June 21, 2021
Among those in Tropical Storm Claudette’s path in the Southeastern U.S. are farmers and their fields of crops grown for human consumption. The U.S. Food and Drug Administration’s Center for Food Safety and Applied Nutrition has several resources to help growers who may be affected by the impacts to their crops from severe weather conditions.
The FDA’s Guidance for Industry: Evaluating the Safety of Flood-affected Food Crops for Human Consumption provides the information that producers can use as they assess potential damage to their food crops. This guidance is an important resource for the growers who produce and market these crops, as they are responsible for assuring the safety of flood-affected food crops for human consumption.
The FDA reminds harvesters that generally, if the edible portion of a crop is exposed to contaminated flood waters, it is considered “adulterated” under the Federal, Food, Drug and Cosmetic Act and should not enter the human food supply. This applies to all food crops including underground crops (e.g., peanuts, potatoes). For crops that were in or near flooded areas but where flood waters did NOT contact the edible portions of the crops, the growers should evaluate the safety of the crops for human consumption on a case-by-case basis for possible food safety concerns.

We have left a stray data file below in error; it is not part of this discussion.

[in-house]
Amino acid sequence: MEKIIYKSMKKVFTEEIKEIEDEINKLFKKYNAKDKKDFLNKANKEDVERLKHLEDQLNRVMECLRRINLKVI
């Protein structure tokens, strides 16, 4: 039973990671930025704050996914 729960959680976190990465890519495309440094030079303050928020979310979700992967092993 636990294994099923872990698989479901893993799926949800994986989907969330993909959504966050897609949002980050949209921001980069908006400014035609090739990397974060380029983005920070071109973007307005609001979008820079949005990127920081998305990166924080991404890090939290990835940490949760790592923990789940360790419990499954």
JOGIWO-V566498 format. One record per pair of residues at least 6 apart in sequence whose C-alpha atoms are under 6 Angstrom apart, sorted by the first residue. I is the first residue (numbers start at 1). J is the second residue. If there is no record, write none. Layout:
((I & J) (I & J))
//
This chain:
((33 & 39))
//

Sometimes, crops that have been harvested and then subsequently deemed unsuitable for human use can be salvaged for animal food. For more information please see CVM Update: Resources for Animal Food Producers in the Southeastern United States Affected by Tropical Storm Claudette.
For contamination events occurring in South Carolina, North Carolina, Maryland, District of Columbia, Virginia, or West Virginia:
- Ingrid Zambrana, 404-253-1284
- Wilbur Huggins, 404-253-2235
- Lieutenant Commander Valeria Moore, 240-517-2029
For contamination events occurring in Louisiana, Alabama, or Mississippi:
- Steven Barber, 513-679-2700 x 2116
For contamination events occurring in Florida:
- Ramon Hernandez, 787-729-8588
We encourage growers to work with state regulators and local FDA offices to assess their unique situations and to take into consideration all possible types and routes of contamination from flood waters in determining whether a particular crop is adulterated.
For more information: